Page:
1. Yeah, HAD have managed to not exactly get it wrong for once, but backwards. You don’t calculate the distance, you get out you trust tape (chain) and measure it. Any Englishman can tell you what a chain is, it’s the length of a cricket pitch (22 yards, ain’t imperial great). ~20 metres in civilised parts of the world.

      They’ve also missed the bit about measured triangles are never 180 degrees, so you get to do the closing angle calcs to fudge the numbers.

    2. Well, I was trying to get the basic idea across and that’s the same way you get people to understand stellar navigation even though the Earth is not flat. I did mention the real math is worse ;-)

      1. Simplification is a useful tool to explain concepts, but you must always beware of going too far with simplifications.

        Writing done how triangulation is actually done (or at least one way to do it) would have been just as easy.

        1. Measure the distance between the flag pole and the church tower (You need a baseline with known length).
        2. Measure angle between the base line and a third point (Radio tower?) both from the flag pole and the church tower.
        3. Use simple trigonometry to calculate the distances from those angles and the length of the baseline.

        The video below shows it more graphically. @02:22 there is a map with the first triangulation of France, and @03:23 a more detailed map.

        I stopped when one of the narrators replaced himself with a puppet though. I appreciated the earlier puns, but that was too much entertainment for me.

        This can be further extended with error correction over multiple measurements or 3D, but these steps give a basic understanding of triangulation without oversimplification or falsehoods.

    3. You could still pretend the earth isn’t spherical and then level yourself with gravity, if you can measure the angle to both the top and bottom of the pole. Or, uhh, without an extra reference or being able to see the bottoms, i guess next you could find the azimuthal angle between the pole and the tower to help out, if you assume you know the elevations and heights of both but not your own. But the bit about subtracting angles is a distraction I think; in the simple cases like that you use soh-cah-toa to pick the correct trig function for your knowns.

      Hunters and golfers use rangefinders that measure their own angle w.r.t. gravity to get the horizontal component of the triangle from eye level to the indicated object, because of projectiles.

  4. One does forget the pure optical units as time goes on. The first total station I experienced connected to an HP calculator and was, IIRC, HP manufactured. Been a long time (since uni, to tell the truth)

    Last thirty years, I have used but a humble dumpy level and tape, my GPS unit that needs to sit undisturbed for a goodly time, or left precise location finding to the professionals.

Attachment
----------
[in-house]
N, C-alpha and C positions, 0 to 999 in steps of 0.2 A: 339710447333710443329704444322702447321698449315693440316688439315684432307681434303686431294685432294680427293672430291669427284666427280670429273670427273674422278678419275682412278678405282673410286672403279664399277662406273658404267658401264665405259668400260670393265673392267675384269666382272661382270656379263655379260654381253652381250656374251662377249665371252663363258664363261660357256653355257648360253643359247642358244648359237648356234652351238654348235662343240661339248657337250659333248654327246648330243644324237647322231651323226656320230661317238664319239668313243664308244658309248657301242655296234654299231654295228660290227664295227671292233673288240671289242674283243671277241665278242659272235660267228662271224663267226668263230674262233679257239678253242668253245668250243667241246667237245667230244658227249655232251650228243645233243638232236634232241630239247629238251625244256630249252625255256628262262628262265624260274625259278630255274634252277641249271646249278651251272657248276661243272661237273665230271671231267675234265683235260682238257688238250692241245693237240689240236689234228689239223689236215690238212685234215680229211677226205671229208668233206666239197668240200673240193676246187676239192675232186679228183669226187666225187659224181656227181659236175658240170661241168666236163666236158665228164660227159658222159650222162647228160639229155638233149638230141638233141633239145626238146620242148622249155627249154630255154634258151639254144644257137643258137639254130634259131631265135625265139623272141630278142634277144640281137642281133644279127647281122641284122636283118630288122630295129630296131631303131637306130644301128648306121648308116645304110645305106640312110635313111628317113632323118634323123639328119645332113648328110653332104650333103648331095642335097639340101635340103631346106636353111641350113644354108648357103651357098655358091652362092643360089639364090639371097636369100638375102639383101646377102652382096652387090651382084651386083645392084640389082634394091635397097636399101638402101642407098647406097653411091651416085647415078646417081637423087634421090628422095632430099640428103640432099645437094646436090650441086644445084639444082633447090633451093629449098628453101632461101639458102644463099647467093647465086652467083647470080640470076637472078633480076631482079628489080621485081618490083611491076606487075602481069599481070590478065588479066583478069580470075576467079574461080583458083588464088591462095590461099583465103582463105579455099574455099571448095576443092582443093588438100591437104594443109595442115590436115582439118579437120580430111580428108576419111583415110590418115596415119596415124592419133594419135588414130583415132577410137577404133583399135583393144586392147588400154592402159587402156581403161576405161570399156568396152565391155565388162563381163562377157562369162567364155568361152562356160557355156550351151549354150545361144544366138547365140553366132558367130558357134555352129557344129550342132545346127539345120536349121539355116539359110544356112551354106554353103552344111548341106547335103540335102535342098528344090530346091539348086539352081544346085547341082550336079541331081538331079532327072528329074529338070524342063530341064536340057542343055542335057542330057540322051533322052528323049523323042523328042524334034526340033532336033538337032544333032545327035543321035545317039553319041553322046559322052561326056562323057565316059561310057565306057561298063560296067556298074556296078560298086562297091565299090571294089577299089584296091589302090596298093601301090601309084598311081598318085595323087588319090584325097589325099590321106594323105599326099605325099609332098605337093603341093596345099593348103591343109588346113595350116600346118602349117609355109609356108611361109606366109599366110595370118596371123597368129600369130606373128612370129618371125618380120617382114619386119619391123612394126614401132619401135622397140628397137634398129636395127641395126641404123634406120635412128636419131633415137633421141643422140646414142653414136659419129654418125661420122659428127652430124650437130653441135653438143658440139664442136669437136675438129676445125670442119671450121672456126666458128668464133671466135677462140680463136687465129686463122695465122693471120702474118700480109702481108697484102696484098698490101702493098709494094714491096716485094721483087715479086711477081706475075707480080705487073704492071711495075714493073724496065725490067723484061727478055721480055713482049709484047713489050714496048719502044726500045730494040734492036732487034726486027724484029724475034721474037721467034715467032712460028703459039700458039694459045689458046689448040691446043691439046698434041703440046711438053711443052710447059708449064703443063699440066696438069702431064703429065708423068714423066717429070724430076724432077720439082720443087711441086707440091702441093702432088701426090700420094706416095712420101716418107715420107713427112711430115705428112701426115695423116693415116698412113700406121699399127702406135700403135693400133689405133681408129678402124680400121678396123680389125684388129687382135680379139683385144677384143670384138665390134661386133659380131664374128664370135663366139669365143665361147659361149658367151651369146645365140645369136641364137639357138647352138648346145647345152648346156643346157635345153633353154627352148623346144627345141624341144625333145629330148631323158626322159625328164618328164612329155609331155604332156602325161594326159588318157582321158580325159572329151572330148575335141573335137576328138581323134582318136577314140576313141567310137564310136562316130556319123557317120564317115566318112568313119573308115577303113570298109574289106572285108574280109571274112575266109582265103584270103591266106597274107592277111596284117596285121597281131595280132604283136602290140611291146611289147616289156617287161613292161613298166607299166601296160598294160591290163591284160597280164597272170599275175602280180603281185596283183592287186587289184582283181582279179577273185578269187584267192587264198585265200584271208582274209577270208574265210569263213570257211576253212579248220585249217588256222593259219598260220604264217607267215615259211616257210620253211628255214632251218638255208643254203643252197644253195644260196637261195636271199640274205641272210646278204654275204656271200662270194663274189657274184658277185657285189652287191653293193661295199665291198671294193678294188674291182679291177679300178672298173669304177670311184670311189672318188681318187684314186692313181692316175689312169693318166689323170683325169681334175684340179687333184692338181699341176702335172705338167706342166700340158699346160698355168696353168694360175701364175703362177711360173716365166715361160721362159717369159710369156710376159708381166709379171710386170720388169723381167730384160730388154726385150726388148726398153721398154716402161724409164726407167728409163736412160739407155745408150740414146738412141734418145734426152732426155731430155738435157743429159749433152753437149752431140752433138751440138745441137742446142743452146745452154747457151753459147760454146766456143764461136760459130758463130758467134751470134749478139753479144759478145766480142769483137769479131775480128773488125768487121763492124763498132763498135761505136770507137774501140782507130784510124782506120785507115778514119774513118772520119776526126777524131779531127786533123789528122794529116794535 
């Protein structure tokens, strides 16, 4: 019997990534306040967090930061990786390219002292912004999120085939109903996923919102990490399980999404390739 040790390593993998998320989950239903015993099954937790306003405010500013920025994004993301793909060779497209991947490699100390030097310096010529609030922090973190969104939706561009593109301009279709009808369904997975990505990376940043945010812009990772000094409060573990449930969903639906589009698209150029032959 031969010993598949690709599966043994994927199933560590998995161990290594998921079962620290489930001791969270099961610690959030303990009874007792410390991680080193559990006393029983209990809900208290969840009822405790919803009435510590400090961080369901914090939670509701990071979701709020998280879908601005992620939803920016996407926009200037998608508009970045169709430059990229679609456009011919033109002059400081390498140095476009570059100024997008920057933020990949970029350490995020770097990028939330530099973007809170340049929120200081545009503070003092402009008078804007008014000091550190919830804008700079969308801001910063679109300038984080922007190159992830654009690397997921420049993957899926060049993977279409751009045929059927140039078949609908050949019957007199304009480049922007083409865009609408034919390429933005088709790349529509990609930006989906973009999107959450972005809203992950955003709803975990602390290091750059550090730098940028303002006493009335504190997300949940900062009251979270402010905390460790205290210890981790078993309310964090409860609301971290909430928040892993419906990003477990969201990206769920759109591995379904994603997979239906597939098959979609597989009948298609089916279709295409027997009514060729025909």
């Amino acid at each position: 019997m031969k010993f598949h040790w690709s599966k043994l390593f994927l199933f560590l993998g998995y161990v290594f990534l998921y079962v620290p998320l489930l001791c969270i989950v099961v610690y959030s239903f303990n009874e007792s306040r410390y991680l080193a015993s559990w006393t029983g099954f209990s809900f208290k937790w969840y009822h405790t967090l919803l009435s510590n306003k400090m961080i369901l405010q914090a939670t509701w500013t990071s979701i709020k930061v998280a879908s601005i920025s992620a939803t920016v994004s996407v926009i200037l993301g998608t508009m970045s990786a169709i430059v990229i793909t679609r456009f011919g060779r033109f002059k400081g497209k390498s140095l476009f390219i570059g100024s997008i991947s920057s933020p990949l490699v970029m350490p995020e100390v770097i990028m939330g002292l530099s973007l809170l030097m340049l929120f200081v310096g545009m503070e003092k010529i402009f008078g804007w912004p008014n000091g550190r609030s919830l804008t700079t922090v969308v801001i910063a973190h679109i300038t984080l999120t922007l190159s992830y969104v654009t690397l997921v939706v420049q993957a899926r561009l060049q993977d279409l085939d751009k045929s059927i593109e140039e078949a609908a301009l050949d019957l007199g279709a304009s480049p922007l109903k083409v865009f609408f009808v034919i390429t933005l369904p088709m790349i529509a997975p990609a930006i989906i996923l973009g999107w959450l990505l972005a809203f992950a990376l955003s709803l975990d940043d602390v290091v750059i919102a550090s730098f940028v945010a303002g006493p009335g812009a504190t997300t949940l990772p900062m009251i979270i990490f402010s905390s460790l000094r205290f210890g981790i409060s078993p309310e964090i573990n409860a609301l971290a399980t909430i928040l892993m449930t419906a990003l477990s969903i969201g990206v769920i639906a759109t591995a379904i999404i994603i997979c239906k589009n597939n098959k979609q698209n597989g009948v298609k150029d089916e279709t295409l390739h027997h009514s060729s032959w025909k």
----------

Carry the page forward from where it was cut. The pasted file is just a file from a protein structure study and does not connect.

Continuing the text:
5. I did my surveying back in the 1970s when “distance meters” first came out and weighed about 50 pounds. Lugging those from the truck to the tripod was a bear. Centimeter accuracy is fine for property surveys, but we sometimes did construction surveys where the placement of bolts, for example, had to match pre-cut steel and sub-centimeter accuracy was needed. That took very careful traverses that had to check back into the starting point to just a millimeter or two. The boss usually came out and “ran the gun” for those surveys.

  6. Few questions for the pros.
    ( my background- amateur celestial navigator here. with celestial nav I can get about 100yds with multiple averaged readings, over a few days, using the “fit slope” method. I am not sure, I do not measure celestial transits, but I would think with that you can do better. I don’t know of any amateurs doing that though. And info on celestial navigation for land surveying is very hard to find.)
    1)Do you always have to start from a known location? as in, you are always measuring from a landmark, marker, etc? It isn’t de novo, like cel nav, right? Or GPS I guess but even that- there is error there as well.
    2) How close are these things? 1 cm? 1m? On the local scale they came and measured my property from the marker and put in new markers, but I assume that was to the mm or so… from the marker.
    3) Certainly there are circumstances in the woods etc that you can’t really just look for a mountain peak or something. Let alone two (or more) landmarks… what then?
    Thanks, fun and great article.

    1. 100 yards is really good, well done!

      It’s a YMMV thing, with differential GPS they might be accurate to 1 cm. Phone cell towers are used these days as well, triangulation off them alone is surprising good, well under 50 metres in many cases.

      It’s really a case of continuous measurements. You locate points A & B, measure both ways between them, and then the same for point C. You round out the errors, and add in points D, E etc. You eventually get a mesh where all the points are within a tolerable error margin. And a few years later do it all again.

      Then you throw in altitude for bonus fun.

      Local surveys are pretty accurate as the distances are small, but it’s an error margin thing. Won’t be to the mm, but good enough to find things. It’s really only to check if anything has moved since last time, which includes subsidence or fences moved.